Photo of Judge Casey

         Judge Richard C. Casey


     A Jurist Who Happens to Be Blind 

		in the Federal Courts

                       by Richard C. Casey


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     From the Editor: Tuesday afternoon, July 7, delegates to the

1998 convention of the National Federation of the Blind heard a

stirring address by the Hon. Richard Casey, District Judge in the

United States District Court for the Southern District of New

York. He spent several days at the convention, and his fine mind

and probity were evident. But those who met him were particularly

impressed with both his dedication and his humanity. This is what

he said:

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     Dr. Maurer, Dr. Jernigan, Congresswoman Johnson, and members

of the National Federation of the Blind: I'm extremely honored to

be asked to speak to you this afternoon. I must say, however, I

do it, as I told the National Association of Blind Lawyers

yesterday afternoon, with a bit of anxiety because I only lost my

sight eleven years ago. I stand before you feeling somewhat

inadequate realizing all that you have accomplished and all that

you have done. It makes me feel like I am just beginning.
     I'd like to start my talk this afternoon by telling you a

little story. Eleven years ago, right after I lost my sight, I

was traveling in Europe, and some friends of mine took me to a

religious shrine in southwest France called Lourdes. I was

walking across the esplanade in front of the Basilica, and a man

approached me and started to speak to me. I couldn't understand a

word that he was saying. Fortunately a friend was with me who was

from Rome, and he listened intently and finally said: "Well I'm

not doing much better. He's speaking Italian, but he lives in Sao

Paulo, Brazil, and he's Mexican and Portuguese, and we're having

a hell of a time. He said however, the best I could make out of

it is that he admires your guide dog, but he would like to take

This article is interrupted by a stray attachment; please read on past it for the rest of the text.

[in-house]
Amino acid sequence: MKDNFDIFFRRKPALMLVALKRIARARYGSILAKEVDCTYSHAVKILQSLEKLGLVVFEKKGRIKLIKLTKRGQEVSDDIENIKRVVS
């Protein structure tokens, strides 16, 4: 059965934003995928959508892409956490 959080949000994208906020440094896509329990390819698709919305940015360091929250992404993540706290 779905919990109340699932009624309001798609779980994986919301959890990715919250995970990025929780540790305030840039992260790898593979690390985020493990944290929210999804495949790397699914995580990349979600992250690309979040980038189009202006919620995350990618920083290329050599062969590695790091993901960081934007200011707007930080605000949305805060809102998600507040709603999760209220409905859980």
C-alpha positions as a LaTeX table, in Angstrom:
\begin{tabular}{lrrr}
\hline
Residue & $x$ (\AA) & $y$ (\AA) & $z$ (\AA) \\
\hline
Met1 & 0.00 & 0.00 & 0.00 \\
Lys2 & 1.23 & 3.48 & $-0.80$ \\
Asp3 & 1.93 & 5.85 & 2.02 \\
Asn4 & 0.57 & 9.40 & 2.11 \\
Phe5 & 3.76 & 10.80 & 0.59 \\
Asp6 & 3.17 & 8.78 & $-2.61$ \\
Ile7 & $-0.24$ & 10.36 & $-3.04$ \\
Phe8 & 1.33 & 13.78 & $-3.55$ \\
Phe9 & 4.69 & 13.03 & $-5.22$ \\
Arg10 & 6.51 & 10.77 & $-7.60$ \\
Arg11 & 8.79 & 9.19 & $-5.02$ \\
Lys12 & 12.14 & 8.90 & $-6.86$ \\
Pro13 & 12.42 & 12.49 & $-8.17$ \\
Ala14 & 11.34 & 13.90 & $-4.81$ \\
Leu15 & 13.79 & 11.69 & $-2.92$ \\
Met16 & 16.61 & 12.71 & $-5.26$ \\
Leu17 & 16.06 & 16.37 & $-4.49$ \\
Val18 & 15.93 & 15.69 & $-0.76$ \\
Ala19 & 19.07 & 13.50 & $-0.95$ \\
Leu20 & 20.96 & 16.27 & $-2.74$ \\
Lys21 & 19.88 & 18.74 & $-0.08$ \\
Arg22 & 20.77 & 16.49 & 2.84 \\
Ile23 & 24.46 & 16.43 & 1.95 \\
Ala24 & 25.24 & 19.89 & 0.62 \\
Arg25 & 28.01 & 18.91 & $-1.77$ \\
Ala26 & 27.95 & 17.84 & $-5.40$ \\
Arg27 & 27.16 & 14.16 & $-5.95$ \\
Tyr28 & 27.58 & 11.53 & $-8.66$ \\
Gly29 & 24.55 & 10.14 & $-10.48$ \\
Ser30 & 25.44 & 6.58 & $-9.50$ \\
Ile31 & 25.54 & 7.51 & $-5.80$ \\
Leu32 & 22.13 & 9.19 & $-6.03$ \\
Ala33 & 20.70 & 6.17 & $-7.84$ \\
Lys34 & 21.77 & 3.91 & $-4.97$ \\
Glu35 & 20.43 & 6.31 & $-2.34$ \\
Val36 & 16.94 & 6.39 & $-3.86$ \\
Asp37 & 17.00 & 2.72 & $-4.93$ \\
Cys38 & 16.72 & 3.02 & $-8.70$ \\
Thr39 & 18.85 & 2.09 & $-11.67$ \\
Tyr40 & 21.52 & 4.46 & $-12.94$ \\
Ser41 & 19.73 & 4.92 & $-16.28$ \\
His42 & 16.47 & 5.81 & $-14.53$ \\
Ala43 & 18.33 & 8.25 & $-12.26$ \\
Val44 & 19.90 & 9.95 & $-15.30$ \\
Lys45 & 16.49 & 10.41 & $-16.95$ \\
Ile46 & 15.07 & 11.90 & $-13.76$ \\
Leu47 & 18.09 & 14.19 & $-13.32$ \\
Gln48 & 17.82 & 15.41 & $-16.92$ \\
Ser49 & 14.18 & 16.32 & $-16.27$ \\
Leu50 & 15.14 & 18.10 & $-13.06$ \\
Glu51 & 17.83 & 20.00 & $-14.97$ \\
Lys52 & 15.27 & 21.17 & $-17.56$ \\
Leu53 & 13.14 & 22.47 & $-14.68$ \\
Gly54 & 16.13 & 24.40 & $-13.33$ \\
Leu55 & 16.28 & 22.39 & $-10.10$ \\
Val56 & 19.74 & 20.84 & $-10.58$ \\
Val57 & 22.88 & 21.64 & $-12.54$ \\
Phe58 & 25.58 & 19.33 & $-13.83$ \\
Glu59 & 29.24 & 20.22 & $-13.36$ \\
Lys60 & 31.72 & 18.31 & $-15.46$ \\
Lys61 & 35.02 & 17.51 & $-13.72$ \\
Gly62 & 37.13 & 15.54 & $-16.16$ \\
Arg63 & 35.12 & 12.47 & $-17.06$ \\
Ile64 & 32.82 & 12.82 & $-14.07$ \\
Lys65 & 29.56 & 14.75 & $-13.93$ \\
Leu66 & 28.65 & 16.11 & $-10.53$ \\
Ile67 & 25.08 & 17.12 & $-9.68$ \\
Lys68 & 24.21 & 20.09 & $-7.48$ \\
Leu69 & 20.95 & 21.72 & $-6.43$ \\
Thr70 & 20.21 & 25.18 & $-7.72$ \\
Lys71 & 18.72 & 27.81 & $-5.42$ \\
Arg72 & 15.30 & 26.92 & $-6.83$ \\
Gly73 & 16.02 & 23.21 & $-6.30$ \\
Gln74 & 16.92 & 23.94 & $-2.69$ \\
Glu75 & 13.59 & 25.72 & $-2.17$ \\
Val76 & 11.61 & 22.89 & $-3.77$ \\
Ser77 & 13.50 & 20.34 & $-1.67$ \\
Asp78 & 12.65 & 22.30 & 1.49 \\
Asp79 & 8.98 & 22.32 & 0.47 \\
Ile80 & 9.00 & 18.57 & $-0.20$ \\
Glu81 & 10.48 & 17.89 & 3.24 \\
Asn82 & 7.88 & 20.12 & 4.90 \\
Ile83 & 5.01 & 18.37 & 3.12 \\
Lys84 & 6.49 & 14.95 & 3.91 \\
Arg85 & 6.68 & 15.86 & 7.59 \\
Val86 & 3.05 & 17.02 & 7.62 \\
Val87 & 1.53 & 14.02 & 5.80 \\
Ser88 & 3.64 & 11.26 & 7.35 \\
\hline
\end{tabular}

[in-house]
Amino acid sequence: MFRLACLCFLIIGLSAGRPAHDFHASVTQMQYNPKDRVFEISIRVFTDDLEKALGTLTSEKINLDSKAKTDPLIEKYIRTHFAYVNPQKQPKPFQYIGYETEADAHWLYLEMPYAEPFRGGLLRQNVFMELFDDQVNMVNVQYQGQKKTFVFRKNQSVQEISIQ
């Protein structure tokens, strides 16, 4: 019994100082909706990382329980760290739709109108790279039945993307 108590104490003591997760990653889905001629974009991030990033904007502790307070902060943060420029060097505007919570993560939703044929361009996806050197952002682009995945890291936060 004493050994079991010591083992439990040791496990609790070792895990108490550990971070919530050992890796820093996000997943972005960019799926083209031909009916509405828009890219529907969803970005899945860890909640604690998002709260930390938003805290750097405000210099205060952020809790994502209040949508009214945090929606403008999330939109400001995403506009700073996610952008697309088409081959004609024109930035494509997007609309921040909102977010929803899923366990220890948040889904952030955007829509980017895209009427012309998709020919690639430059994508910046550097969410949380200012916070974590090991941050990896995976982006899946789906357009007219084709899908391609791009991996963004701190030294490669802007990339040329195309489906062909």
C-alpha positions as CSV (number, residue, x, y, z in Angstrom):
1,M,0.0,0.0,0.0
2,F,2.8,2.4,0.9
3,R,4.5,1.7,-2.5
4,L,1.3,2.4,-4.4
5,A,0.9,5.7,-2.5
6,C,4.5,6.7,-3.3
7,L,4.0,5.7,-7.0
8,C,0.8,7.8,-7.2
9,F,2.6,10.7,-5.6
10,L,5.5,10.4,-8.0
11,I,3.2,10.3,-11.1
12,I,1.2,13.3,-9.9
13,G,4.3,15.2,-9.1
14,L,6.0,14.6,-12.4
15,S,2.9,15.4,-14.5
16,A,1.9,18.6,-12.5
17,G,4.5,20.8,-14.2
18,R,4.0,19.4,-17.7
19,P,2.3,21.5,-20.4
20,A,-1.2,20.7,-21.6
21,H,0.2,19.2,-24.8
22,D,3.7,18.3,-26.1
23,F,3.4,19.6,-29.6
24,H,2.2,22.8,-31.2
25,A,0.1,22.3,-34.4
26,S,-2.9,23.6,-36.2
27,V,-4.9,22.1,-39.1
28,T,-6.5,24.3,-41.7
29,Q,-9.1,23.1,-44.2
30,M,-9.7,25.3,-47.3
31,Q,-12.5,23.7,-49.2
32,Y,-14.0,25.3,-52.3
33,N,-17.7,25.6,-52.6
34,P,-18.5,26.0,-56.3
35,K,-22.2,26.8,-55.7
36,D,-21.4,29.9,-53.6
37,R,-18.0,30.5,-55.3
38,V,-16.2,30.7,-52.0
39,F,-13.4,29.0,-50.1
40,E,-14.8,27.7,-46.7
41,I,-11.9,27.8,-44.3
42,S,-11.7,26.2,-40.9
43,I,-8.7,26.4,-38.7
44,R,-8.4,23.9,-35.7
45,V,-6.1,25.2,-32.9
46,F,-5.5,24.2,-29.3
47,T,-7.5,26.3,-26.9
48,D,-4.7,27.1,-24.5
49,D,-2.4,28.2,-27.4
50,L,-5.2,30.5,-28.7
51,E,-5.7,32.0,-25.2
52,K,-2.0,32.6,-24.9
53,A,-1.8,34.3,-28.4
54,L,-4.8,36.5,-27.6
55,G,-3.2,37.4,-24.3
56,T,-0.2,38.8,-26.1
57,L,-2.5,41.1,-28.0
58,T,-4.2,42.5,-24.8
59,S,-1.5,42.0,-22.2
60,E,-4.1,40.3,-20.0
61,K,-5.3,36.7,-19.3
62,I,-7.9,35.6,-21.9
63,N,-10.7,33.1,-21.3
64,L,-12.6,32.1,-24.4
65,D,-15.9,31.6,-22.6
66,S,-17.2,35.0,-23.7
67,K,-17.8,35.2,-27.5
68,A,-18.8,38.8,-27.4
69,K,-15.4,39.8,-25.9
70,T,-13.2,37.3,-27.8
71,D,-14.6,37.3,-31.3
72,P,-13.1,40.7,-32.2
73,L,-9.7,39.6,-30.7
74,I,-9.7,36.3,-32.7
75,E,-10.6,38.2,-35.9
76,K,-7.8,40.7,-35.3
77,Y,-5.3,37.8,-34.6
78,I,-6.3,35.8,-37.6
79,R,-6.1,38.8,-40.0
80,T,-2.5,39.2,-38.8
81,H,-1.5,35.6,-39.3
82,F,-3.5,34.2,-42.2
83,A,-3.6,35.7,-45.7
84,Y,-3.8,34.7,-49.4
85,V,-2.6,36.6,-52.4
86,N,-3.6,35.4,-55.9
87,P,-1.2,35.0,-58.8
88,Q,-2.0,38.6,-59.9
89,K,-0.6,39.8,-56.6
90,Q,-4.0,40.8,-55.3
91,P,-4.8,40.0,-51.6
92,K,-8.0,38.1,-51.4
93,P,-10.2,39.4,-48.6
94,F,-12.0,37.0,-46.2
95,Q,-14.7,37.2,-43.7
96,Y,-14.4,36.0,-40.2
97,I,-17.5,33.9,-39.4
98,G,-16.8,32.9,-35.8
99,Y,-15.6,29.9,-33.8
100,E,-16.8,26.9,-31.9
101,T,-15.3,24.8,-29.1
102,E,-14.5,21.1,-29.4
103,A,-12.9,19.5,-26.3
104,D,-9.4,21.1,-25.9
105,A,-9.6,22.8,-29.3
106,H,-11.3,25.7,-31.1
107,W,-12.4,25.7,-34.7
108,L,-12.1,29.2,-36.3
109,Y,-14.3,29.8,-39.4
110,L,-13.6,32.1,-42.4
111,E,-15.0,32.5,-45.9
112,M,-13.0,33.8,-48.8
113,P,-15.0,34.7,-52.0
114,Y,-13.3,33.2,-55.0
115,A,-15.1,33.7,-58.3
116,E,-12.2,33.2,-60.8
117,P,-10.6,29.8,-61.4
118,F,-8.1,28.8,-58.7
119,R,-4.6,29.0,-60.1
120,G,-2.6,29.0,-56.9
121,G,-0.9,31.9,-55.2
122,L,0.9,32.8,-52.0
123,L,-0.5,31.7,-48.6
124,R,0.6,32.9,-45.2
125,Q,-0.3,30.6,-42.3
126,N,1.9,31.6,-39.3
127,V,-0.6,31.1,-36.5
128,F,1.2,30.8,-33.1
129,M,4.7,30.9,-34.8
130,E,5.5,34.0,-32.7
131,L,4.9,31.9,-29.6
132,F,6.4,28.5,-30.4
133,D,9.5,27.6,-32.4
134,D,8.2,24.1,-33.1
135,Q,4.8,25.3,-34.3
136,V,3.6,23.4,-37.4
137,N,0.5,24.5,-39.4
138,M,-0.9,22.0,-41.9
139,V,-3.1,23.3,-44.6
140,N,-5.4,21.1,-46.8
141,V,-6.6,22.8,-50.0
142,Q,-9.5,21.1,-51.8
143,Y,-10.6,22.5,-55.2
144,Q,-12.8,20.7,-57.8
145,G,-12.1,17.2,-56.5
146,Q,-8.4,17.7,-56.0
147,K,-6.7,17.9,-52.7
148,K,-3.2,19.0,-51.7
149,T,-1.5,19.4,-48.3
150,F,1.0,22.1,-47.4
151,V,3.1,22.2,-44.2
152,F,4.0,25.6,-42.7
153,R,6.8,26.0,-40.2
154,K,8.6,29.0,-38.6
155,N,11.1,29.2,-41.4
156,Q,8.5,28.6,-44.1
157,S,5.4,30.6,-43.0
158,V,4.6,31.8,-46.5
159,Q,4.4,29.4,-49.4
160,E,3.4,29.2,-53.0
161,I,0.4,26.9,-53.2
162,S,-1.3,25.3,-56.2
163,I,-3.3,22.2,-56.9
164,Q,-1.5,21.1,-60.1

the two of us up the hill and show us something, I'm not quite

sure what." In any event, we accompanied him up the hill, and he

took us to a little tiny grave yard. We entered the graveyard,

and he took us over to a tombstone and said: "I'd like to tell

you the story behind the woman who is buried here. Many years ago

a young Italian blind girl was brought to Lourdes by her parents.

She resisted because she was an atheist, and this was a religious

shrine. But she acquiesced, and, of course, her parents brought

her there in hopes that through prayer she might receive the

miracle of sight." He told me that she never received that

miracle, but she did receive the miracle of faith in God.
     She went back home to Italy, and many years later, when she

was an old, old woman and was dying, she asked that her body be

brought back to Lourdes and buried there. A tombstone was erected

with an inscription which we were standing before. The words on

the tombstone were, "What is important is not to see but to

understand."
     For me, who am very new, I feel, to your world, these are

words that have lived with me ever since. They are words that are

very profound; they contain many layers. They make you think: why

was I born, why am I here, where am I going, and how am I going

to get there? It encompasses, I think, the philosophy of the NFB-

-that, if you have that understanding, if you have the attitude,

if you have the talent, there is almost nothing you cannot

accomplish.
     Now I don't know if the story of the little Italian girl is

true. I know the tombstone is there, and as they say in Italian,

"Si non e vero, e ben trovato." [literally, "If it is not true,

it is well discovered."] I like that. I think I'll give the rest

of the speech in Italian. (In all seriousness, don't worry; I

have difficulty ordering dinner in an Italian restaurant.)
     Every day since 1987 I think about those words. It's been a

long road from my early education to this point. I graduated from

Holy Cross in 1955, before most of you were born, and I graduated

from the Georgetown University Law School in 1958. After that I

went on and was appointed Assistant United States Attorney in New

York and was assigned the criminal division, where I tried many

different cases from narcotics to mail fraud to securities fraud

to tax evasion. In 1960 I was appointed the head of the internal

security unit, and again, for you younger people in the audience,

that was a period known as the Cold War. I had the privilege of